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East German poster collection performing arts series

 Series
Identifier: C0209

Scope and Content

This series contains posters advertising theater, opera, concert and dance performances in Berlin and other East German cities. This collection consists of 941 posters of various sizes. They range in size from 28 x 58 cm to 86 x 60 cm. The majority of posters measure 57 x 81 cm. The performing arts posters present a complex and nuanced view of performance in the German Democratic Republic during the cold-war years. Most of the posters advertise performances in various venues in Berlin such as the Deutsches Theater, the Deutsche Staatsoper Berlin, the Komische Oper Berlin or the Palast der Republik, but performances in theaters in Leipzig, Dresden, Rostock, Erfurt, Halle, Gera, and Magdeburg are also included. The works advertised on the posters are predominantly classics: plays by Friedrich Schiller, Heinrich von Kleist, Georg Büchner, Shakespeare and Chekhov; operas by G. F. Handel, Mozart, Wagner, Puccini and Verdi, and ballets by Tchaikovsky and Prokofiev. However, contemporary playwrights like Maxim Gorki, Heiner Müller and Peter Weiss are also represented. Examples include posters from the Berliner Ensembles's premiere production of Bertolt Brecht's "Mother Courage"; Deutsche Theater Kammerspiele's "Der Blaue Boll" by the Expressionist playwright, Ernst Barlach; Landes Theatre Halle's cutting-edge production of "Tamerlan"; Ballet Company of Leipzig's historic performance of "Bilder Der Liebe"; and Maxim Gorki Theatre's "Sinulja" by Alexander Gelman. The majority of the posters consist of drawings or paintings that reflect the artist's interpretation of the works to be performed.

Dates

  • 1955-1997

Access Restrictions

Collection is open to research.

Use Restrictions

There may be restrictions on reproduction - SCRC staff will evaluate on a case by case basis.

Historical Information

The chronology and content of the posters illustrate an undulating timeline of alternately liberal and conservative phases, during which artists crafted their work in periods of greater or more limited autonomy. The performing arts provided an outlet for dealing with tragedy and turmoil that defined the creation of East Germany. The performances often touched on the legacy of the Nazis, the persecution of the Jewish people, and the division of Germany. Despite the strict censorship in East Germany, during the liberal periods authorities allowed a substantial number of Western performances to take place. In the GDR, America was conceived of primarily as a system of production; its levels of profit and abundance both awed and provoked the wartorn and comparatively impoverished East Germans. The American obsession with productivity and consumption drew the most bitter criticism from German observers. Interesting to consider in this context is the performance of "Ein Yankee an König Artus' Hof" (1982), a play adapted from Mark Twain's novel "A Connecticut Yankee in King Arthur's Court," in which the protagonist's escalating disillusionment with technology is a prominent motif. Even though Fordism may have been grudgingly accepted in the GDR as necessary for economic growth and the ultimate progress of the state, the assimilation of America's cultural barbarism through media imports was fiercely resisted. The state may have resisted America's cultural barbarism, but young people did not. Attending productions of the American media was a chance for them to distance themselves from their parents, from National Socialism, and from the failures of World War II. By the 1970s, changes in the performing arts community occurred, particularly in theatre, that included artists leaving as a result of increased censorship and smaller venues opening in cities and towns outside of Berlin.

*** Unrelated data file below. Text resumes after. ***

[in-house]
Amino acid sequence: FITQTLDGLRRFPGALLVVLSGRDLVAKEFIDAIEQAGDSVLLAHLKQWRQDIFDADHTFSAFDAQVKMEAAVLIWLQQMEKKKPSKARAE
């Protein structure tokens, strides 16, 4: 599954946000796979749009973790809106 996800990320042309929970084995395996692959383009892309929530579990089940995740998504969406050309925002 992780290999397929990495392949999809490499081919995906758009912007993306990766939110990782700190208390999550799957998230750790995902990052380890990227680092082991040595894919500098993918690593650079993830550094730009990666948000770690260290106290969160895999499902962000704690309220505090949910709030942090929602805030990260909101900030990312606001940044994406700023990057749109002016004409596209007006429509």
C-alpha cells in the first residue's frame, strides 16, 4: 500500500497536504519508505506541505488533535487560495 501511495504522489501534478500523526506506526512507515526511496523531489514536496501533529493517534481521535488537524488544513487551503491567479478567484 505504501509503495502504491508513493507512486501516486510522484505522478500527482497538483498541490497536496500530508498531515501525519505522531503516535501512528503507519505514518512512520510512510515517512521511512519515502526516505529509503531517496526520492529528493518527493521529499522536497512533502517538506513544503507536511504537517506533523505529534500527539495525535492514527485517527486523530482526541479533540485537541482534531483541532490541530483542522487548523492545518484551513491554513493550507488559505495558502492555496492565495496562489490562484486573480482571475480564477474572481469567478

Extent

941 posters

Language of Materials

German

Abstract

This series contains posters advertising theater, opera, concert and dance performances in Berlin and other East German cities. This collection consists of 941 posters of various sizes. They range in size from 28 x 58 cm to 86 x 60 cm. The majority of posters measure 57 x 81 cm.

Arrangement

Arranged by subject and a numbering system.

Acquisition Information

Purchased from Thomas Hill in 2009.

Related Material

The East German poster collection contains other series, including the art exhibitions series, political series, culture and science series, and film series.

Processing Information

Processed by Lauren Schutt and Friedgard Cowan in 2010-2011. EAD markup completed by Jordan Patty in 2011. Finding aid updated by Amanda Brent in July 2022.

Processing supported by a grant from the Council on Library and Information Resources.

Title
East German poster collection performing arts series
Subtitle
Guide to East German poster collection performing arts series
Status
Completed
Author
Jordan Patty
Date
March 12, 2012
Description rules
Describing Archives: A Content Standard
Language of description
English
Script of description
Latin
Language of description note
English
Sponsor
Funded in part by a grant from the Council on Library and Information Resources

Repository Details

Part of the George Mason University. Libraries. Special Collections Research Center Repository

Contact:
Fenwick Library, MS2FL
4400 University Dr.
Fairfax Virginia 22030 United States
703-993-2220
703-993-8911 (Fax)